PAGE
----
My name is Takuto Fujioka, guitarist in an acoustic unit called BABY BABY and an occupational therapist.
This time again is about fingering.
Have you ever been concerned that your little finger is difficult to move when you play a chord or a guitar solo?
What kind of practice do you do in such a case? Do you practice repeatedly until you can play the phrase? Or do you practice chromatically?
Certainly, I think that the movement of the fingers will become smoother little by little through repeated practice and motor learning. Of course, repetitive practice is also important.
Would you like to know if there is a way to maximize the power of your little finger on top of that? Today I would like to talk about how to maximize the ability of your little finger!
From the start, I will write the most important points this time. It is the positional relationship between the thumb and little finger.
First, let's check the position of the thumb when you feel that your little finger is difficult to move. In my case, I used to take a form where my thumb opened outward.
This form supports the back of the neck on the surface, so it can handle phrases that move sideways, but it was difficult to apply force to the little finger and it was difficult to move quickly.
This is a structural problem of the hand, and with this positional relationship between the thumb and little finger, the innate power of the little finger cannot be exerted. So how can you bring out the innate power of your little finger?
I will tell you the conclusion first.
Bring your thumb to the middle finger and inside your hand. Then, try pressing the strings by imagining that the tips of your thumb and little finger are aligned.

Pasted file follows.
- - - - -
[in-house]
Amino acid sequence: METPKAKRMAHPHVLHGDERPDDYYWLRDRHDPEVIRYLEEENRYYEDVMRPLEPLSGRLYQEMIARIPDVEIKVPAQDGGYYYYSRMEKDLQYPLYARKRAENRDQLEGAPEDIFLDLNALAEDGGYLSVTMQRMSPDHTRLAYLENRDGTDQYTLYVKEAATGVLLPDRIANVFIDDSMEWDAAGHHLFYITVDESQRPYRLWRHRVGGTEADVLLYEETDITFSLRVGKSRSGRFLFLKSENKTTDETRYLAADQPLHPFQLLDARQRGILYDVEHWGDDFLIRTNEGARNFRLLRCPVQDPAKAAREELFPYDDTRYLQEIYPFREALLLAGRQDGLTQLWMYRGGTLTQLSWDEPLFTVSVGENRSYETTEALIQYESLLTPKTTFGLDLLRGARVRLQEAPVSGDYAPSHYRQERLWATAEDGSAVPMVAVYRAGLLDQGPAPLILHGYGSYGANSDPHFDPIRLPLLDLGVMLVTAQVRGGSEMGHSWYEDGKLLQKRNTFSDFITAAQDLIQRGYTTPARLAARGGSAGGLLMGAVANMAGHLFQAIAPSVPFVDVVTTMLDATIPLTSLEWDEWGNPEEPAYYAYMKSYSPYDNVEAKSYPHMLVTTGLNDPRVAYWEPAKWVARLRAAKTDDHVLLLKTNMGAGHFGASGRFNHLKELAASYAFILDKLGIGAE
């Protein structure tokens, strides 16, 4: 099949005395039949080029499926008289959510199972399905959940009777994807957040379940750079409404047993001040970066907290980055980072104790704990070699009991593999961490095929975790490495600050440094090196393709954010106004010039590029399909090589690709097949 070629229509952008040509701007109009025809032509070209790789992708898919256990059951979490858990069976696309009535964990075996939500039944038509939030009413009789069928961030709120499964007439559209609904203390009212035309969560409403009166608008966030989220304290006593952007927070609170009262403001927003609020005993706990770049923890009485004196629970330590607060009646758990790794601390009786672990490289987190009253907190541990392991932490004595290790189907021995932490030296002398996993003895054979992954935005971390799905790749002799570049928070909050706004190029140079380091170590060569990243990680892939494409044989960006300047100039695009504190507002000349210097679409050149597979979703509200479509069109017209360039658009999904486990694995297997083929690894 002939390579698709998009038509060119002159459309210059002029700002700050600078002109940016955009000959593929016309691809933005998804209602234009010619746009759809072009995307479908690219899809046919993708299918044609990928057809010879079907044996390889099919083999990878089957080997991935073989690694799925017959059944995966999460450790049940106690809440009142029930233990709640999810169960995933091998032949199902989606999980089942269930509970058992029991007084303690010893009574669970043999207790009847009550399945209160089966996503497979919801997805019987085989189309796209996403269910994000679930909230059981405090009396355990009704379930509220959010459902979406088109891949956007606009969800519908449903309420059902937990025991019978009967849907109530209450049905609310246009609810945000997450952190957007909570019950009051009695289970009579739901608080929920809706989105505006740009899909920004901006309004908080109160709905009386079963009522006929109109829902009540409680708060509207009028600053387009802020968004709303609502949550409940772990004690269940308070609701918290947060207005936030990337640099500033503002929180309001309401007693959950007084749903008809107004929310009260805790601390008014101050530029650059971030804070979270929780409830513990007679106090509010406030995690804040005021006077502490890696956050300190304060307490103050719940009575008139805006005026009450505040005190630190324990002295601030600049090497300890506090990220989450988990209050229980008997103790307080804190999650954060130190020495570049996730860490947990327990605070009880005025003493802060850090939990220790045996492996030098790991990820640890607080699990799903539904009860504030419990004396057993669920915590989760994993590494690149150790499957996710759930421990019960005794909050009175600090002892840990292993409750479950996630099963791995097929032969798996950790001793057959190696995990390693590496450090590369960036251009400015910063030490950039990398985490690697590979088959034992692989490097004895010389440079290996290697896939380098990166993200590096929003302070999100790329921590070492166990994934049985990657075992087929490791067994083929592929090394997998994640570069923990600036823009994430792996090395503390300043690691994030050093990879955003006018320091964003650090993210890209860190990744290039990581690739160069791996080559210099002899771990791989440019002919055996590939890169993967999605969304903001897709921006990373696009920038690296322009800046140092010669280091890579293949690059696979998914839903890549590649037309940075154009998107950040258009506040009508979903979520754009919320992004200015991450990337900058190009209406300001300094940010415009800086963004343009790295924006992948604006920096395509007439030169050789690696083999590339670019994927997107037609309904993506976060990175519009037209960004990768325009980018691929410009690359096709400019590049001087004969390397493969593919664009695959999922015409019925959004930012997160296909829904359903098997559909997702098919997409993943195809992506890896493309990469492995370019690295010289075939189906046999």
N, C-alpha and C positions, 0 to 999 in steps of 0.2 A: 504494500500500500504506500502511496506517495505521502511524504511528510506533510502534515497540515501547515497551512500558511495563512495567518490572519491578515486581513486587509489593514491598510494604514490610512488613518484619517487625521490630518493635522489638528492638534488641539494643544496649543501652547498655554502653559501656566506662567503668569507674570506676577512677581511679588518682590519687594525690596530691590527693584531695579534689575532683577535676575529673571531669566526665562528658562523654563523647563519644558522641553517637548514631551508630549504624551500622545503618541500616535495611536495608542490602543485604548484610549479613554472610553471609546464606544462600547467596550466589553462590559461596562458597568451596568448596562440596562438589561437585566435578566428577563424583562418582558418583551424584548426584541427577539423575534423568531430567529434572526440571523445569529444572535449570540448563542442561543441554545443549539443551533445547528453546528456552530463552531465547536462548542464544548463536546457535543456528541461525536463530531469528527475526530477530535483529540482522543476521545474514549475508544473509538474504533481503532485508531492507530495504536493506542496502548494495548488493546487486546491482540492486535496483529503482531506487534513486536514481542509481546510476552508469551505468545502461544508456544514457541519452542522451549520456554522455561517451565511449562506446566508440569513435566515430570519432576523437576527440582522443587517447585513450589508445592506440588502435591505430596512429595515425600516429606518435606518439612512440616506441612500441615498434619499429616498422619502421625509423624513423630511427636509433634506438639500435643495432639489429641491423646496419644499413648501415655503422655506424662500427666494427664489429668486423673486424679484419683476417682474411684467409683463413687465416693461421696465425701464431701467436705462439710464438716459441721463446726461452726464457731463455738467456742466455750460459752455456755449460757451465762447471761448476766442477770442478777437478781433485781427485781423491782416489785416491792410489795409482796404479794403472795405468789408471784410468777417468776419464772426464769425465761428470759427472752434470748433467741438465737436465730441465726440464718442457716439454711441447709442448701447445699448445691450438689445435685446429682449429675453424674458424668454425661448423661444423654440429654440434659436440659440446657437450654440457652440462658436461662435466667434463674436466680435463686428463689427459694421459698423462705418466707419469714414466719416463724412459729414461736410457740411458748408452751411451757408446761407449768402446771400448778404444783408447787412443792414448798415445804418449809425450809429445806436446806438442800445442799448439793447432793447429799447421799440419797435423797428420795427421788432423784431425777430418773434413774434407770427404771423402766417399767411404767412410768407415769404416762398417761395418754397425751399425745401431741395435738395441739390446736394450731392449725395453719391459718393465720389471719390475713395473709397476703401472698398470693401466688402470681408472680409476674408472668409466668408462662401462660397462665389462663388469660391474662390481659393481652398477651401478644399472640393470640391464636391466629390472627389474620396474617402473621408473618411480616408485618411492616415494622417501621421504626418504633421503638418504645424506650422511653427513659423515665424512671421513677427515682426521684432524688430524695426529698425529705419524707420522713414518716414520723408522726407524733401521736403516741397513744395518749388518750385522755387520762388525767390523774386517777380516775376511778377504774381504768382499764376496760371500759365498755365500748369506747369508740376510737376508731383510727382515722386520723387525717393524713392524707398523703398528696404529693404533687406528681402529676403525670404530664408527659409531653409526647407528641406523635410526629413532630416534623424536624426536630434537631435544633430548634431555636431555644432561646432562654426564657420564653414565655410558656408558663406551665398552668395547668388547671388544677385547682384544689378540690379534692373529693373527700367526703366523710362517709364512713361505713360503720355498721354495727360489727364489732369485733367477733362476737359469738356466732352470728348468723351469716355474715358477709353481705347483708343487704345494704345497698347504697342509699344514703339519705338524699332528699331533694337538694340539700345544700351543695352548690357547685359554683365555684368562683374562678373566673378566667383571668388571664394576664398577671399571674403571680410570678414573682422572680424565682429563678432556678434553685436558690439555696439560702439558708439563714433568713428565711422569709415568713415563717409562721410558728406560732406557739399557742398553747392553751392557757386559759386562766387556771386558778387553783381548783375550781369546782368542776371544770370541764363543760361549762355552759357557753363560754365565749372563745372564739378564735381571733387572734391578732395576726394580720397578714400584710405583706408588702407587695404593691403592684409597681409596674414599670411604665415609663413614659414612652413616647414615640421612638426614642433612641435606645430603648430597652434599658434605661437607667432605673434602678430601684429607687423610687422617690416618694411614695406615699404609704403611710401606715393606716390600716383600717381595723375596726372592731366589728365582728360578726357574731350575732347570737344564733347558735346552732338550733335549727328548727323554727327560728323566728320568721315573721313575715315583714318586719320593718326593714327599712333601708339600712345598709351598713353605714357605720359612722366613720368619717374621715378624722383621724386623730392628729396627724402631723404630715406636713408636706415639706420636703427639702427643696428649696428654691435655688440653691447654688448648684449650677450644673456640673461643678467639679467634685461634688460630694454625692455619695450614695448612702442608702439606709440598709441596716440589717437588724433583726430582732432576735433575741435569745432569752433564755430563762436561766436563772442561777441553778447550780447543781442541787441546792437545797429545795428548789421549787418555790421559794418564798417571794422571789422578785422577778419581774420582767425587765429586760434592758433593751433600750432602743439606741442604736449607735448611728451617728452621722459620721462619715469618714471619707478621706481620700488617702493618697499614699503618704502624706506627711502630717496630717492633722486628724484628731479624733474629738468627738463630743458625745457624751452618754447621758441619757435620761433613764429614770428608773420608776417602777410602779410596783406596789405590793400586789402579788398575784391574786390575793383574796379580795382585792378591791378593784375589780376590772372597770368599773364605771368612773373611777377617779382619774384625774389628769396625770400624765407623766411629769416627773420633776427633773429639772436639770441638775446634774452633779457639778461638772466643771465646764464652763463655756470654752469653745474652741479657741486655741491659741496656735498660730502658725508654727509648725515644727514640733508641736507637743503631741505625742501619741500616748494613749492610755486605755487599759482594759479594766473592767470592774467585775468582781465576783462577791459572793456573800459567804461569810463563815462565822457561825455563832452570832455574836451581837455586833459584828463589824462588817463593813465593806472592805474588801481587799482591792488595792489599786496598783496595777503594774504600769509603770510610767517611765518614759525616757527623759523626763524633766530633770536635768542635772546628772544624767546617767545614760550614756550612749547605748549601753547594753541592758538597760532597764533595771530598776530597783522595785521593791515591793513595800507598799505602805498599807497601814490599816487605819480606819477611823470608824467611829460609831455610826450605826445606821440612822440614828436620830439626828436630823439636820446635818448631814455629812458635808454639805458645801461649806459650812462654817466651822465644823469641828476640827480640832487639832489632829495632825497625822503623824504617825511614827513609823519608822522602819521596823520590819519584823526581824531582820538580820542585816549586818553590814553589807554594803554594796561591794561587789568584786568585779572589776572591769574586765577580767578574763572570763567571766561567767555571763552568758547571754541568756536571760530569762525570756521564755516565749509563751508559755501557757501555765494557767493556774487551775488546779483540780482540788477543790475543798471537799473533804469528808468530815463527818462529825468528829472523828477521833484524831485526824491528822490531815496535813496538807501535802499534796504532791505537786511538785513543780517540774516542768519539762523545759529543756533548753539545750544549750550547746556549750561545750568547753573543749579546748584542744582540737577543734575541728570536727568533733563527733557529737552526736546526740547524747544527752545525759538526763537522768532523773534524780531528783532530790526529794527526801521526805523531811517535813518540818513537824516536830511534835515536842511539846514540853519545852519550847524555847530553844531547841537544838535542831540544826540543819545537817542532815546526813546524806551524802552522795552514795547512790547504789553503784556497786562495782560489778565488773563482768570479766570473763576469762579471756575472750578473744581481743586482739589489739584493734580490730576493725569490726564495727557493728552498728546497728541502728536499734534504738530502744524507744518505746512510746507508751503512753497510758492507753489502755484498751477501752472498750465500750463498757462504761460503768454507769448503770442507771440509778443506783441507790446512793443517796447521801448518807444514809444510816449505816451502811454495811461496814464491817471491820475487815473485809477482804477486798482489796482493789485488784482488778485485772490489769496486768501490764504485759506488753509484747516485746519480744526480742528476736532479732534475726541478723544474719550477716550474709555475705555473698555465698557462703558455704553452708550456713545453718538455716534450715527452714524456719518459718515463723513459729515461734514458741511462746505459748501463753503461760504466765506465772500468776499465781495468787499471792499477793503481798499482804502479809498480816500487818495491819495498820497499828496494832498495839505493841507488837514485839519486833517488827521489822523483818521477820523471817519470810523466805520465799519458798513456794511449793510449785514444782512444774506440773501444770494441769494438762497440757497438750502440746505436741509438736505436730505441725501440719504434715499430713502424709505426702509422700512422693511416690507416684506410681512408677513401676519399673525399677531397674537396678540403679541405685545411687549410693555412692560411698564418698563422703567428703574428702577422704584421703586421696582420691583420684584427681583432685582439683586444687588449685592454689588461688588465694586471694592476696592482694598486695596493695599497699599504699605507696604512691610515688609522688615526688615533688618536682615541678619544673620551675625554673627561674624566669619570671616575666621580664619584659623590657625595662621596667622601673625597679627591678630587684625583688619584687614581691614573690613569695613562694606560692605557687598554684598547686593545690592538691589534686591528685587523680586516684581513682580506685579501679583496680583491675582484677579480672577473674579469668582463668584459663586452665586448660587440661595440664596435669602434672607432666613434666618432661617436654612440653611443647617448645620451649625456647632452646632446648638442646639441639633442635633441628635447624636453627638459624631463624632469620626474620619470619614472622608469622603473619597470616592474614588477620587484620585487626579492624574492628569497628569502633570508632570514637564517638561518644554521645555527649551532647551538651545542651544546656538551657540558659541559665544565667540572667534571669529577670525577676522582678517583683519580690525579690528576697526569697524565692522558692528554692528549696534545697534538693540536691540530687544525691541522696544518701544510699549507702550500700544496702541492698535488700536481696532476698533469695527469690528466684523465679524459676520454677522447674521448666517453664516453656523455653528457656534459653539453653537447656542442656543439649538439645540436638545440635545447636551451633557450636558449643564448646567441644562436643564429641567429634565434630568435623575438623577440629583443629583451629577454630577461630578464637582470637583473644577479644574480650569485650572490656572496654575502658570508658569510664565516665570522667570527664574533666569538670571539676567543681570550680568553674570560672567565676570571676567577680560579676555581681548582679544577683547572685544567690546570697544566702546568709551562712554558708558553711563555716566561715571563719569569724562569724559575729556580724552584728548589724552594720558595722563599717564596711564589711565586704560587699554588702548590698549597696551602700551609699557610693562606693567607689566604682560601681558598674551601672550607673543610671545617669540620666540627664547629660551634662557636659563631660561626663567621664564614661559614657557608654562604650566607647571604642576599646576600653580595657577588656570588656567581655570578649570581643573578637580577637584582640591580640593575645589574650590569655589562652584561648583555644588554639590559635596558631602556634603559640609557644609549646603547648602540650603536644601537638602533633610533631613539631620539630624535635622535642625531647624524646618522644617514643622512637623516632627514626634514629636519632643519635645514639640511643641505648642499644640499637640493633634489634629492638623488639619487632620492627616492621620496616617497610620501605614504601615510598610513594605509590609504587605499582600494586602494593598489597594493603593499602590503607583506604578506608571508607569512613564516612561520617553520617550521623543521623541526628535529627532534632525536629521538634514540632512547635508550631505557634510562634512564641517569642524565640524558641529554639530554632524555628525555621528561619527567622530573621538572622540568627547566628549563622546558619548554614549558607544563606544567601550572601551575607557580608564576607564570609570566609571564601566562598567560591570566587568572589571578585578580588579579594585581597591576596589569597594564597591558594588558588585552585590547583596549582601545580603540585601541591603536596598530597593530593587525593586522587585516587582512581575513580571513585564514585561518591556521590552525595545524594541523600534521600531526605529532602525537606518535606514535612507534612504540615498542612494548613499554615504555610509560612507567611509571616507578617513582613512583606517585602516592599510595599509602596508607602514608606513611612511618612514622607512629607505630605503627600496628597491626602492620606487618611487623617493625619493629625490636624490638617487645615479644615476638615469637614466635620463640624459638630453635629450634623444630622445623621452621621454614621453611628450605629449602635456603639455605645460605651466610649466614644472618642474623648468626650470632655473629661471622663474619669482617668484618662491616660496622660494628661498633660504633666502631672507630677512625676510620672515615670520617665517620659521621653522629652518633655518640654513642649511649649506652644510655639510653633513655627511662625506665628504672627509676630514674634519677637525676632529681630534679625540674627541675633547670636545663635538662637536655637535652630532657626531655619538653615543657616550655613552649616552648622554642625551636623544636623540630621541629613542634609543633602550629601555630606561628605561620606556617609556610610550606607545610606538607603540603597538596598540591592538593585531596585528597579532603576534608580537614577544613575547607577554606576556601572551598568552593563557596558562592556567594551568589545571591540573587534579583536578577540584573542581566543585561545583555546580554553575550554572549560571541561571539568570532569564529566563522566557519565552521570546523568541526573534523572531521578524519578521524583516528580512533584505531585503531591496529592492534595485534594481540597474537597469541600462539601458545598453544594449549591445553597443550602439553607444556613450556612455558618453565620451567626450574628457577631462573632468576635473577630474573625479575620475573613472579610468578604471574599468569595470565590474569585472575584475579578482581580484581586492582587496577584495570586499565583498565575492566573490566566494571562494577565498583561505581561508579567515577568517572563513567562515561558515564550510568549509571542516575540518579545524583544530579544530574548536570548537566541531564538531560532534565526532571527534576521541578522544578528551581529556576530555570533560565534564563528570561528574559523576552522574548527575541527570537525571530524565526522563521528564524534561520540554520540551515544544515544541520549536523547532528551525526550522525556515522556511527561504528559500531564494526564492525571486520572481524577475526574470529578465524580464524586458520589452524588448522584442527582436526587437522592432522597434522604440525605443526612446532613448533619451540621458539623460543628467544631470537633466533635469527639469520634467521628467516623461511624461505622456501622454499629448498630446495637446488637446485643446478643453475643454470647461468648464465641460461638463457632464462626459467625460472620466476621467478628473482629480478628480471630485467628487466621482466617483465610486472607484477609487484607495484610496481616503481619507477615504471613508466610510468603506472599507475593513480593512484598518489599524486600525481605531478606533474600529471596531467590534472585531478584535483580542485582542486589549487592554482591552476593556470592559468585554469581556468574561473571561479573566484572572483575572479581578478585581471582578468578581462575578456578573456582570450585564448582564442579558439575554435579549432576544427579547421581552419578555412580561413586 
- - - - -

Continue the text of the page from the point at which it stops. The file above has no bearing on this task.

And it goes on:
It may be difficult to understand in words, but please see the photo as an example. What do you think? Has the force applied or the accuracy of the movement changed?
From here, I will briefly explain why the little finger becomes easier to move when the position of the thumb changes. If you are interested, please read this to the end.
The point is the action of aligning the tips of the thumb and little finger. In kinematics it is called a confrontational movement.
In the very first image, the thumb position is on the outside of the palm. If you move your little finger in this state, the flexor digiti minimi muscle, which bends the little finger, works and causes the little finger to bend.
In the form shown in the second photo, the thumb moves to the inside of the hand and supports the neck. The movement of the thumb inward in this way is called the confrontational movement of the thumb.
Also, if you move the little finger in this state, the little finger's confrontational movement will occur instead of the flexion movement. The confrontational movement of the thumb and little finger causes a pinching motion. This is called a fingertip knob in kinematics.
In other words, the confrontational movement (fingertip knob) performed at the same time as the thumb is superior in power and delicacy to the flexion movement of the little finger alone.
Like this time, knowing the structure of the body and how to move it kinematically makes sense, so you may find it easier to play phrases that you couldn't play before! On the contrary, it may be difficult for some people to play, so please use it for your own playing as a reference only!
If you have any questions or concerns, "How is my playing?", Please contact me from my official LINE account (https://lin.ee/6AGJ9JX)! I will answer your questions to the best of my ability (^ ω ^)
See you next time!